If there’s one thing sure to ruin a day at the shops, it’s that dreaded orange envelope, tucked neatly under a windshield wiper, marked “parking violation.”
And those envelopes may be on display a little more often in the borough than in the past.
Congressman Anthony Weiner (D-Queens and Brooklyn) criticized the city on April 16 for surreptitiously increasing the rates at parking meters along shopping strips in the borough and across the city.
The city began phasing in the new rates, charging 25 cents for 20 minutes rather than 30 minutes, in February and recently made the change along Jamaica Avenue in Woodhaven. Weiner assembled with state Sen. Joseph Addabbo Jr. (D-Howard Beach), as well as shop owners, who said the city initiated the changes in the night with no notification.
“It’s not so much that we lost 10 minutes at a parking meter,” Weiner said. “It was how it was done.”
In particular, the city didn’t notify business owners along the strip, said Maria Thomson, executive director of the Greater Woodhaven Development Corp. and the Woodhaven Business Improvement District.
“No one told us about it,” Thomson said. “There was no warning, there was no hearing, there was no input.”
As a result, customers have been left equally in the dark. Now people are putting in a quarter expecting to get a half hour and returning to find tickets on their cars.
“If this is waiting for you when you get out,” Weiner said, holding up a violation, “your entire [shopping] experience has been spoiled.”
Addabbo said the change could affect how much time people spend in stores, because they have less time to shop. “We are asking the city to reconsider,” he said.
The parking meter was invented by Carl Magee and introduced in Oklahoma City in 1935. Magee had been appointed to the Oklahoma City Chamber of Commerce traffic committee, and he was assigned the task of solving the parking problems in downtown Oklahoma City. Apparently, workers in the area were parking their cars on the streets of downtown Oklahoma City all day, leaving few spaces for shoppers visiting the business district.
While the primary goal was to fix those parking problems, generating revenue has always been an important aspect, and according to news reports, Magee was well aware of that at the time.
But Weiner says the tide has turned too much and now the meters are hurting those they were designed to help — the business owners. The city issues parking tickets with such zeal that it is turning off Queens shoppers, he continued. In 2008, the city issued 10 million parking tickets.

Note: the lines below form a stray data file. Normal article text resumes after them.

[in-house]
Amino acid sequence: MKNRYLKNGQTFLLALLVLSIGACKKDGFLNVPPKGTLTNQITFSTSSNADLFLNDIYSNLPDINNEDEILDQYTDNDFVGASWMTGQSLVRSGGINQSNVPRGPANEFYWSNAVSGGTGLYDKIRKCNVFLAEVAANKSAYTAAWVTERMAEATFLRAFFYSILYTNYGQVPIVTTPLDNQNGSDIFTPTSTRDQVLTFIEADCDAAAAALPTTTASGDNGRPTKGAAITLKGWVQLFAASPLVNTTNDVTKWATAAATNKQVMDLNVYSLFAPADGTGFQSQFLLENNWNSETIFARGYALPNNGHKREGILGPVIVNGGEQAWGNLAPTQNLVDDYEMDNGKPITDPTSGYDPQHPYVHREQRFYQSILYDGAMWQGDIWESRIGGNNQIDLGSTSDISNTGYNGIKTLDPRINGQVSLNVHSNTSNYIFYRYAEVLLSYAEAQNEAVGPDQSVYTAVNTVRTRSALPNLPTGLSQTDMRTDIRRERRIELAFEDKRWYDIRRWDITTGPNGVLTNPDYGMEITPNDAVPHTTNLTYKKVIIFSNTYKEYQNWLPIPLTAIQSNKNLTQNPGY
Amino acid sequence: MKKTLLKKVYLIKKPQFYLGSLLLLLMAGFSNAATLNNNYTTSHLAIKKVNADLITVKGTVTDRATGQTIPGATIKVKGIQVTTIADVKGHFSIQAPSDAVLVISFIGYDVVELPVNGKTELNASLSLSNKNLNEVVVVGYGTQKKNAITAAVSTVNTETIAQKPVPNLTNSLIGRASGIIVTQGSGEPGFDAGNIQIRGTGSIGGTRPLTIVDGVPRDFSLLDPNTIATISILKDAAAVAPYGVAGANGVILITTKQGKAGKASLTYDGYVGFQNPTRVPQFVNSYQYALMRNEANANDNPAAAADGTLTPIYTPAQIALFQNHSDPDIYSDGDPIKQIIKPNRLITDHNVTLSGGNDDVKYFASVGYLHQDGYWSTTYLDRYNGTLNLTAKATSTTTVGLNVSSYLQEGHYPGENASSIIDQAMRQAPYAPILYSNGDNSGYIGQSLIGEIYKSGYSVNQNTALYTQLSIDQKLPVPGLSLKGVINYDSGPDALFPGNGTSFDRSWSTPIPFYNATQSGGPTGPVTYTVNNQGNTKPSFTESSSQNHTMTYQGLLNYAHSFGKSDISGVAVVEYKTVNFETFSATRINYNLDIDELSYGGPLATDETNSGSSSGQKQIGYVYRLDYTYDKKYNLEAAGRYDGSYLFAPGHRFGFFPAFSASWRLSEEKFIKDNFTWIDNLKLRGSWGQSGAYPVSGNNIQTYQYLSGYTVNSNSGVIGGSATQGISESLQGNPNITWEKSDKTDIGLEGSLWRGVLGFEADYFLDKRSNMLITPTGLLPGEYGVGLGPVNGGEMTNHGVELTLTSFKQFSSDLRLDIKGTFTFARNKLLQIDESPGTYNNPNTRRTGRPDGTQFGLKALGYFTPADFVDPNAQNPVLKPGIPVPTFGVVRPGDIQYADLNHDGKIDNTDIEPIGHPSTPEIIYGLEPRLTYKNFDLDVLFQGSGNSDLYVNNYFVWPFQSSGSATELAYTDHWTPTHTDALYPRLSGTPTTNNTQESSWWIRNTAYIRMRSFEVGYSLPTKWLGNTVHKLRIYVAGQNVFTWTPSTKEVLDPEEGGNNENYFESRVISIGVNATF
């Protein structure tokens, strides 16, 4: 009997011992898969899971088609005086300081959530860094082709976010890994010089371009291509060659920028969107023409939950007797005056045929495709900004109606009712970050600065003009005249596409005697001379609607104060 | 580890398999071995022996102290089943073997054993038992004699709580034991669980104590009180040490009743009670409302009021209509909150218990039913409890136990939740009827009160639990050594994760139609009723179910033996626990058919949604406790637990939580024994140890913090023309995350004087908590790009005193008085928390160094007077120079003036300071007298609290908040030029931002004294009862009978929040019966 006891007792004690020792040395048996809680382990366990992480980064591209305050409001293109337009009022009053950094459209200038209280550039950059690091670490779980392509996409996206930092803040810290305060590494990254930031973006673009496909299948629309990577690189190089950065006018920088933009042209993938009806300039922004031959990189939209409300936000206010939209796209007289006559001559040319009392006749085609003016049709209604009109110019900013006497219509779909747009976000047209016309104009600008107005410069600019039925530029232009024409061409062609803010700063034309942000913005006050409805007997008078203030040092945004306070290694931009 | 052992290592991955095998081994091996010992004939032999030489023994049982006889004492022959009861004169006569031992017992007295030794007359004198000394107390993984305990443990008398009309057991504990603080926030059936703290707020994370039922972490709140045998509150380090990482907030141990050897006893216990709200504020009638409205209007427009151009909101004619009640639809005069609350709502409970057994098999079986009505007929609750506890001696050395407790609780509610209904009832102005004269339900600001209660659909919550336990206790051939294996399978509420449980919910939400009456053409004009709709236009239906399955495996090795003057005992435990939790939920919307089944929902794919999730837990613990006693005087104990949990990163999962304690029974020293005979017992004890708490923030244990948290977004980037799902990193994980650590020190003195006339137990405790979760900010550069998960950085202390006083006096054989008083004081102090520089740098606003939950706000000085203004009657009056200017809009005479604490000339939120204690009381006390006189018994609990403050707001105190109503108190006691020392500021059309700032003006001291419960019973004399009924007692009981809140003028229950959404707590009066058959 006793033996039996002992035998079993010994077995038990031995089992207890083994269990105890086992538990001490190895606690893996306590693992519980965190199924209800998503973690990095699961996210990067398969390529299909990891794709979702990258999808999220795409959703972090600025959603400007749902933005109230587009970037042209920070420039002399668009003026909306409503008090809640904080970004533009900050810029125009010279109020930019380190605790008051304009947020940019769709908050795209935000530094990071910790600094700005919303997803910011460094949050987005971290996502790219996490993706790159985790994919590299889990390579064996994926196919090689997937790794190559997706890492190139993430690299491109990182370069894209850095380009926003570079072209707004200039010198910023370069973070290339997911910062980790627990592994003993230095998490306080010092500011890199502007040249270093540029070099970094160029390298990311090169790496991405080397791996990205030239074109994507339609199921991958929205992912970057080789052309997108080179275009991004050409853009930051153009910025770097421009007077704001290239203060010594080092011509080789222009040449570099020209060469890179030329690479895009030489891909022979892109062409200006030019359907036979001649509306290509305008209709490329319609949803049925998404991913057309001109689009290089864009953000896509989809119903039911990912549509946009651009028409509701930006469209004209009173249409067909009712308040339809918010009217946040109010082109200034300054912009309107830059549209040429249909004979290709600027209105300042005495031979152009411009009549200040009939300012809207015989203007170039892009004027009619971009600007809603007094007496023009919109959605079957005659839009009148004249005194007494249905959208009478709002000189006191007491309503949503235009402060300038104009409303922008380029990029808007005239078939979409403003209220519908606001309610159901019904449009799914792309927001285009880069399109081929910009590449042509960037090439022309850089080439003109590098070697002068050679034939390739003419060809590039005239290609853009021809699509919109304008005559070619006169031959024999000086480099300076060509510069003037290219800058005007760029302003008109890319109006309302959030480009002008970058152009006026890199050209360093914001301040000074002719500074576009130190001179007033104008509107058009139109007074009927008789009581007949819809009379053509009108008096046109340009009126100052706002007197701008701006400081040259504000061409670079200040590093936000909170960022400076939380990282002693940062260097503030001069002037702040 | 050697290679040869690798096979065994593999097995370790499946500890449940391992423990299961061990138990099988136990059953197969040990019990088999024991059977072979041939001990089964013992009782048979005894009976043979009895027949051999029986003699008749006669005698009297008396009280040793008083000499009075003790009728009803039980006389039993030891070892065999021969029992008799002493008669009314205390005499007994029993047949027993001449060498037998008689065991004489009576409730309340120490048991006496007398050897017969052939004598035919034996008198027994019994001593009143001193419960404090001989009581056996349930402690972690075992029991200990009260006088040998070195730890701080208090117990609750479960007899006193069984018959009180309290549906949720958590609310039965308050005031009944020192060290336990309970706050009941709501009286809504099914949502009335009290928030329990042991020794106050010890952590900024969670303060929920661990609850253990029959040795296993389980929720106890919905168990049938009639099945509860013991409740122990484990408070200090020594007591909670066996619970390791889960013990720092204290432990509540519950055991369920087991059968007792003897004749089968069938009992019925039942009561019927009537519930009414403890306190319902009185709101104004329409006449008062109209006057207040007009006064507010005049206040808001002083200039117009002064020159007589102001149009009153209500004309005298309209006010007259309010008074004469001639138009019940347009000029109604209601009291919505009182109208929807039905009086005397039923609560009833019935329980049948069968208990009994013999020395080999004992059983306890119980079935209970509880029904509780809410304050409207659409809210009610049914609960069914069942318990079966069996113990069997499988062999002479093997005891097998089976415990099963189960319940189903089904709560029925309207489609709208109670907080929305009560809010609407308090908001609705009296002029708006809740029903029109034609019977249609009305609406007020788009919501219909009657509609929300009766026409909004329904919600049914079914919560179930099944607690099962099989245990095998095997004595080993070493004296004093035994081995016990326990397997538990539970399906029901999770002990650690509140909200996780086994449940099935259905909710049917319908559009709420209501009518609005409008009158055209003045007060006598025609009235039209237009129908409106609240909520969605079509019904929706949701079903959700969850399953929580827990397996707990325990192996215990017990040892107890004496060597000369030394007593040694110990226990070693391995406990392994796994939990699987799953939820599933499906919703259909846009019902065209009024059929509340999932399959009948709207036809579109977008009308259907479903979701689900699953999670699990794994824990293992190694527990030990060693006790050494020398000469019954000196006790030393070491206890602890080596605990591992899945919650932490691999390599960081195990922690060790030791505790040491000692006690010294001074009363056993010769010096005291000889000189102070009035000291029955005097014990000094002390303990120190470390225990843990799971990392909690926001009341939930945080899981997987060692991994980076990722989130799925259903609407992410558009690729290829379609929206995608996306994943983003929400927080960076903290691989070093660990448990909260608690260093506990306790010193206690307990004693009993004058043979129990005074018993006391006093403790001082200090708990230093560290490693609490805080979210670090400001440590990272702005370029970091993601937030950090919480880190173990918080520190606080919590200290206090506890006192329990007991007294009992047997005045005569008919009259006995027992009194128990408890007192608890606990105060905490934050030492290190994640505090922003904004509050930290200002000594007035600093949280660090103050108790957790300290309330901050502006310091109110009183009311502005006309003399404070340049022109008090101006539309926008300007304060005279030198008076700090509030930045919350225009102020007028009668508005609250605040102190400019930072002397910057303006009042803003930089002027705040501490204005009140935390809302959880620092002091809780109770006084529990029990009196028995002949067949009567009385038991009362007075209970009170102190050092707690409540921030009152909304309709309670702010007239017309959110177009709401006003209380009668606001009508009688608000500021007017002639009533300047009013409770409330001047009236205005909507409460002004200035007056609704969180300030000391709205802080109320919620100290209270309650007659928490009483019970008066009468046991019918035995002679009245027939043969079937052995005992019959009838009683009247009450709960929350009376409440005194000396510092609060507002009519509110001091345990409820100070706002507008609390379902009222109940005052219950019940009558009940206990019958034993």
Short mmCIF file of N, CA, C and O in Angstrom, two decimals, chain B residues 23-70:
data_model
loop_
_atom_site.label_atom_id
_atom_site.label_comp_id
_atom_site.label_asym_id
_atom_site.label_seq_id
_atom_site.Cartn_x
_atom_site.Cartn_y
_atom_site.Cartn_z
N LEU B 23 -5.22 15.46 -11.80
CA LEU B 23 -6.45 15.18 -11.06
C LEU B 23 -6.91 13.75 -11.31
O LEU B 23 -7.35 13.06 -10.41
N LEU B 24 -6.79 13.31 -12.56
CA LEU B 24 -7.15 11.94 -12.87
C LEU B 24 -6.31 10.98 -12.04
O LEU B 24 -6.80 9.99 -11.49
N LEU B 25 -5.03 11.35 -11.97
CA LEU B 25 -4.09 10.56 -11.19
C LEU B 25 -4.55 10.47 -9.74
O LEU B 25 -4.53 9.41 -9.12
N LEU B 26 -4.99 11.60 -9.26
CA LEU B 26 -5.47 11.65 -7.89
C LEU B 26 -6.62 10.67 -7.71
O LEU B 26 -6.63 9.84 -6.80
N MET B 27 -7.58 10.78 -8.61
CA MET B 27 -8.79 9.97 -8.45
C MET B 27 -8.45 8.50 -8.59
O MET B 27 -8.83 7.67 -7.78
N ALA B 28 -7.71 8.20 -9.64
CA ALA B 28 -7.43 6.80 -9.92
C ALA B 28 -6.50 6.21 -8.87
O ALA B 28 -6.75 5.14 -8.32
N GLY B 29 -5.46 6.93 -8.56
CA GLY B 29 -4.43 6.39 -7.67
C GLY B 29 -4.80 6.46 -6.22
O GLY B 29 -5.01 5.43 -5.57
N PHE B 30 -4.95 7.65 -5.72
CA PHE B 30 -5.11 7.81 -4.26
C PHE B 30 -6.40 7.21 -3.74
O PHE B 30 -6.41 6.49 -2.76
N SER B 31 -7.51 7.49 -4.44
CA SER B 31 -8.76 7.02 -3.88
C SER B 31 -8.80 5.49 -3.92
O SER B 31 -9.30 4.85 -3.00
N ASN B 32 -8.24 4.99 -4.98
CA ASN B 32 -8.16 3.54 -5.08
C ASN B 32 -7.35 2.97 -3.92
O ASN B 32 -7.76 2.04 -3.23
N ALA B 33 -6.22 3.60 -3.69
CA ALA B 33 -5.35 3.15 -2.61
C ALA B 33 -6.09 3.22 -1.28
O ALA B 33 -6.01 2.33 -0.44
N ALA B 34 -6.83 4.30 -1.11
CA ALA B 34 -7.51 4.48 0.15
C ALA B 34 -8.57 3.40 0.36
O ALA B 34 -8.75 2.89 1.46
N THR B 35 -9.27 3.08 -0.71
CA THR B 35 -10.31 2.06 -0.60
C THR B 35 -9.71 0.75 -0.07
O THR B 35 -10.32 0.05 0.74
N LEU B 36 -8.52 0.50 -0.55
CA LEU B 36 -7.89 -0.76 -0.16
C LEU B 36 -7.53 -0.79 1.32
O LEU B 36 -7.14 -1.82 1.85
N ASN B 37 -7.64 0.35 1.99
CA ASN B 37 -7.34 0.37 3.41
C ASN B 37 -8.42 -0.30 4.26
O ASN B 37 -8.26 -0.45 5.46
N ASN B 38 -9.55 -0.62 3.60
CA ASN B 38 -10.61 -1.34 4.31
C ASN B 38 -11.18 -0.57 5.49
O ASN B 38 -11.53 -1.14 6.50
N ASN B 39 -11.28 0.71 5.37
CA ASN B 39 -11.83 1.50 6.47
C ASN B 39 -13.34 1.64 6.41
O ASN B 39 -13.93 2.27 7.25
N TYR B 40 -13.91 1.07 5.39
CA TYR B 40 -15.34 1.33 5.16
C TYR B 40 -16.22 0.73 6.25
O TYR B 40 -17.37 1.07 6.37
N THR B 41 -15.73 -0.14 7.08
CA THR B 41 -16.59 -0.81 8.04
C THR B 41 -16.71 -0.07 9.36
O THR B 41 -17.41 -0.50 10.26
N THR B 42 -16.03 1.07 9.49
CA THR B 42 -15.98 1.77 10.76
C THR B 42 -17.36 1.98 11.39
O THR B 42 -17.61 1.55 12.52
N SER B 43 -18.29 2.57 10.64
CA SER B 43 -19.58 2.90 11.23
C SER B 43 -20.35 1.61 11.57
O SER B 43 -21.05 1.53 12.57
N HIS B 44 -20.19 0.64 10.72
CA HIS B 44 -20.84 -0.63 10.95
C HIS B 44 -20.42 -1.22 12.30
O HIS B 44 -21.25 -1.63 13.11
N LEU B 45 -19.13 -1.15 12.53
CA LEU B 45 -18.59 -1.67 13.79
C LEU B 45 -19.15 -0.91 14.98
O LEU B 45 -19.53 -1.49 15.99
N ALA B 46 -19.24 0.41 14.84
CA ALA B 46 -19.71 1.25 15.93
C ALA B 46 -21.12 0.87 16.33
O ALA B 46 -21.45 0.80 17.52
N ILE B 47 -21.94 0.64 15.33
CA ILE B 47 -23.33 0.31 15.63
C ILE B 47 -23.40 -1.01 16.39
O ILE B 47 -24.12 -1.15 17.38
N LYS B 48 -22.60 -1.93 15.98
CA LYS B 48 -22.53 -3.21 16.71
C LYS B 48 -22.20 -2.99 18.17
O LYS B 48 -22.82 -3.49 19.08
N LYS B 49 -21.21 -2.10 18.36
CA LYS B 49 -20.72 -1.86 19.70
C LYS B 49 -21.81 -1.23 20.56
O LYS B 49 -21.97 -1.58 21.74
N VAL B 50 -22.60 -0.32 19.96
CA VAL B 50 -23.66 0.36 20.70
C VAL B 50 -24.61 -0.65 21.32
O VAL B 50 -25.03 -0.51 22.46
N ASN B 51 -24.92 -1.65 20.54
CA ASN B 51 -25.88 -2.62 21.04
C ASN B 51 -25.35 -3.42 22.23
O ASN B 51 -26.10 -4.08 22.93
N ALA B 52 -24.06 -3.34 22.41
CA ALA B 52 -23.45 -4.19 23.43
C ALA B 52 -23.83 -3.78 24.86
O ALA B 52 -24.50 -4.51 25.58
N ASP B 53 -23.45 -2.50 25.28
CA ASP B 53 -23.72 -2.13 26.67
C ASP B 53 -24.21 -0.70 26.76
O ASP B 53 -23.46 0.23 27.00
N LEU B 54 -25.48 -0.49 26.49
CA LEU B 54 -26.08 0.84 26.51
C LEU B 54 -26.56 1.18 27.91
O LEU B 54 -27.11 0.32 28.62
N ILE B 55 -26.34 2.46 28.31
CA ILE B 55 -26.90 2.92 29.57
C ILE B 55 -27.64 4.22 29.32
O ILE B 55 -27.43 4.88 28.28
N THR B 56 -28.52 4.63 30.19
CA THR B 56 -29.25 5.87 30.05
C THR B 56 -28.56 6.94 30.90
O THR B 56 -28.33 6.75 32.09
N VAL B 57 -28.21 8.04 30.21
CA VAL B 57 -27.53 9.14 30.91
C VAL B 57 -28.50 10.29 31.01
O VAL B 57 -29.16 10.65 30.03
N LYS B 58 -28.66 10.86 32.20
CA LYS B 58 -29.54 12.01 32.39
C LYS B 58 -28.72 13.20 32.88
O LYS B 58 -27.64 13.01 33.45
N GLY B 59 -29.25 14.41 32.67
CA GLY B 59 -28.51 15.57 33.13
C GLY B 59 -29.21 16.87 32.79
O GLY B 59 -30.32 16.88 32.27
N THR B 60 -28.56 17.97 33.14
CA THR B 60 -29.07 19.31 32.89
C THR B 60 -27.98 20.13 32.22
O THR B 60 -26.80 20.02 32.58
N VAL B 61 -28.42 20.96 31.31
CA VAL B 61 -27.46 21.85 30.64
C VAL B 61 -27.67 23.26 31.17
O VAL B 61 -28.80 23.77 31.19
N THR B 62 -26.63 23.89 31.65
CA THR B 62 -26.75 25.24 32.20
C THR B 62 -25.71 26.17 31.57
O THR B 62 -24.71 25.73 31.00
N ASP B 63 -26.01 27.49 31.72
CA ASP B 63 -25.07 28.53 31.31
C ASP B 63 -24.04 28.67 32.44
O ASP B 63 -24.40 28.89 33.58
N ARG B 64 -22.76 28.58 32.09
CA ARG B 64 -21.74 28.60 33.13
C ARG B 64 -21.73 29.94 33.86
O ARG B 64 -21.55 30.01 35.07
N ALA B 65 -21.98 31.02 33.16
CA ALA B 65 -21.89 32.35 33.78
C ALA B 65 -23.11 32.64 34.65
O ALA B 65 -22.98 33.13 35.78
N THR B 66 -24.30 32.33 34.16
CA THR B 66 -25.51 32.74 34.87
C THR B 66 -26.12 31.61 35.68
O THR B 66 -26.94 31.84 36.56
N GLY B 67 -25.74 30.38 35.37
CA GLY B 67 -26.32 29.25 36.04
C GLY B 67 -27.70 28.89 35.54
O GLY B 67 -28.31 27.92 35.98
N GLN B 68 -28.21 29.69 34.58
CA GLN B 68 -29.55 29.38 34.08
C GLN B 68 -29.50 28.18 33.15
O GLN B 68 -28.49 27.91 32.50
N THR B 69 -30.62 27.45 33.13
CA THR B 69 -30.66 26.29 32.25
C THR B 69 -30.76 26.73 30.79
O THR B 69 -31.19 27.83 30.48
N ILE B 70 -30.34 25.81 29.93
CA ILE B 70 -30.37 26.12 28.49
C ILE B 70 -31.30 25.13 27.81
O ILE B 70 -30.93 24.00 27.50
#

“There are only 8 million citizens in the city,” he noted.
Steve Esposito, owner of Orthopedic Shoe Clinic on Jamaica Avenue, said parking fees and fines like these will push shoppers out to Long Island, where parking is largely free.
“The mayor may be a great mayor, but as he can’t tax us any more, he’s fining us to death,” Esposito said.
Dean Montgomery, a spokesman for the city Department of Transportation, which operates the meters, said the DOT completed the rate change for 17,842 meters in Queens last month and has not heard those concerns anywhere else.
In fact, Montgomery said communities in Manhattan and Brooklyn have requested much higher rates during peak hours of the day as a way to increase turnover and available parking in commercial districts.
He also noted that the mayor announced the increases in January as part of his budget proposal for the year, and that inserts indicating the new rate were installed as each meter was reprogrammed.
Herman Kaiser, a Woodhaven resident who comes to Jamaica Avenue every day to pick up a newspaper, said he found out about the rate change when he dropped a quarter in a meter. He noted the heavy police presence that day, looking for parking violators.
“I guess they are doing it slow and sure ... to make money,” he said, after dropping two quarters into a meter. He didn’t expect too many people to be caught out by the change in rates, but also didn’t expect a return to the old ones.
“People are not stupid, but what can you do about it?” he said. “Nothing.”